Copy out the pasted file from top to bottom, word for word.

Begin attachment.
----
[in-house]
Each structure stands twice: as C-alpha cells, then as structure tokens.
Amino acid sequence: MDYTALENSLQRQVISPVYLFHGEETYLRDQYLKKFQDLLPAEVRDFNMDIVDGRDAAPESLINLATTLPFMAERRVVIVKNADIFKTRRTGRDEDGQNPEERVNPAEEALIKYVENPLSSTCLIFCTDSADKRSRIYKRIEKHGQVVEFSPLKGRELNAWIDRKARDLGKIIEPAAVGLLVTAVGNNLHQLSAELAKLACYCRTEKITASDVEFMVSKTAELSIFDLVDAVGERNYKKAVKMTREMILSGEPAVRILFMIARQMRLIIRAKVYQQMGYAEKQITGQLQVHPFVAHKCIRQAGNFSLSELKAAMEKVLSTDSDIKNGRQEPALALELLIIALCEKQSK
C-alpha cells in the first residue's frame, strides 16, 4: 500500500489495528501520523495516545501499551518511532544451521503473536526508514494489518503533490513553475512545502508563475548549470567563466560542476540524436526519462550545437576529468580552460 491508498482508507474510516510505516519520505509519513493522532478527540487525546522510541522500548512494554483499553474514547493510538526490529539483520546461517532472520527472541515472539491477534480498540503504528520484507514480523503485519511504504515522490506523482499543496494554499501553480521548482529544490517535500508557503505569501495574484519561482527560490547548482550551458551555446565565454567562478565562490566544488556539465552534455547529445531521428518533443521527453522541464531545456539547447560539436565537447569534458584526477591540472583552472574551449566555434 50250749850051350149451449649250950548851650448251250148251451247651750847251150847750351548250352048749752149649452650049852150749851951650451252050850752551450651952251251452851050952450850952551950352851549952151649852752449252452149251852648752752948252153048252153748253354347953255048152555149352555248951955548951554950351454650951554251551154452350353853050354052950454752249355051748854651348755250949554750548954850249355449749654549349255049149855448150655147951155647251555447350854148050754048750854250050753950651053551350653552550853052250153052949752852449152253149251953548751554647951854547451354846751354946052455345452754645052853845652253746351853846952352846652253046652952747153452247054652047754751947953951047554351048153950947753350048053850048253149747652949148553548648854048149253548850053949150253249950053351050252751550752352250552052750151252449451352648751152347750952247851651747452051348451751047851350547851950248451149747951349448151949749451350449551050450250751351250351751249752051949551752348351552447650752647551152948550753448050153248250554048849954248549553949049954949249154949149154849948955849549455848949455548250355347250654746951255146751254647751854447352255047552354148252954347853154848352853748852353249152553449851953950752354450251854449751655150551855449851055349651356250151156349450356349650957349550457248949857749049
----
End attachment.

[in-house]
Each structure stands twice: as C-alpha cells, then as structure tokens.
Amino acid sequence: MDYTALENSLQRQVISPVYLFHGEETYLRDQYLKKFQDLLPAEVRDFNMDIVDGRDAAPESLINLATTLPFMAERRVVIVKNADIFKTRRTGRDEDGQNPEERVNPAEEALIKYVENPLSSTCLIFCTDSADKRSRIYKRIEKHGQVVEFSPLKGRELNAWIDRKARDLGKIIEPAAVGLLVTAVGNNLHQLSAELAKLACYCRTEKITASDVEFMVSKTAELSIFDLVDAVGERNYKKAVKMTREMILSGEPAVRILFMIARQMRLIIRAKVYQQMGYAEKQITGQLQVHPFVAHKCIRQAGNFSLSELKAAMEKVLSTDSDIKNGRQEPALALELLIIALCEKQSK
C-alpha cells in the first residue's frame, strides 16, 4: 500500500489495528501520523495516545501499551518511532544451521503473536526508514494489518503533490513553475512545502508563475548549470567563466560542476540524436526519462550545437576529468580552460 491508498482508507474510516510505516519520505509519513493522532478527540487525546522510541522500548512494554483499553474514547493510538526490529539483520546461517532472520527472541515472539491477534480498540503504528520484507514480523503485519511504504515522490506523482499543496494554499501553480521548482529544490517535500508557503505569501495574484519561482527560490547548482550551458551555446565565454567562478565562490566544488556539465552534455547529445531521428518533443521527453522541464531545456539547447560539436565537447569534458584526477591540472583552472574551449566555434 50250749850051350149451449649250950548851650448251250148251451247651750847251150847750351548250352048749752149649452650049852150749851951650451252050850752551450651952251251452851050952450850952551950352851549952151649852752449252452149251852648752752948252153048252153748253354347953255048152555149352555248951955548951554950351454650951554251551154452350353853050354052950454752249355051748854651348755250949554750548954850249355449749654549349255049149855448150655147951155647251555447350854148050754048750854250050753950651053551350653552550853052250153052949752852449152253149251953548751554647951854547451354846751354946052455345452754645052853845652253746351853846952352846652253046652952747153452247054652047754751947953951047554351048153950947753350048053850048253149747652949148553548648854048149253548850053949150253249950053351050252751550752352250552052750151252449451352648751152347750952247851651747452051348451751047851350547851950248451149747951349448151949749451350449551050450250751351250351751249752051949551752348351552447650752647551152948550753448050153248250554048849954248549553949049954949249154949149154849948955849549455848949455548250355347250654746951255146751254647751854447352255047552354148252954347853154848352853748852353249152553449851953950752354450251854449751655150551855449851055349651356250151156349450356349650957349550457248949857749049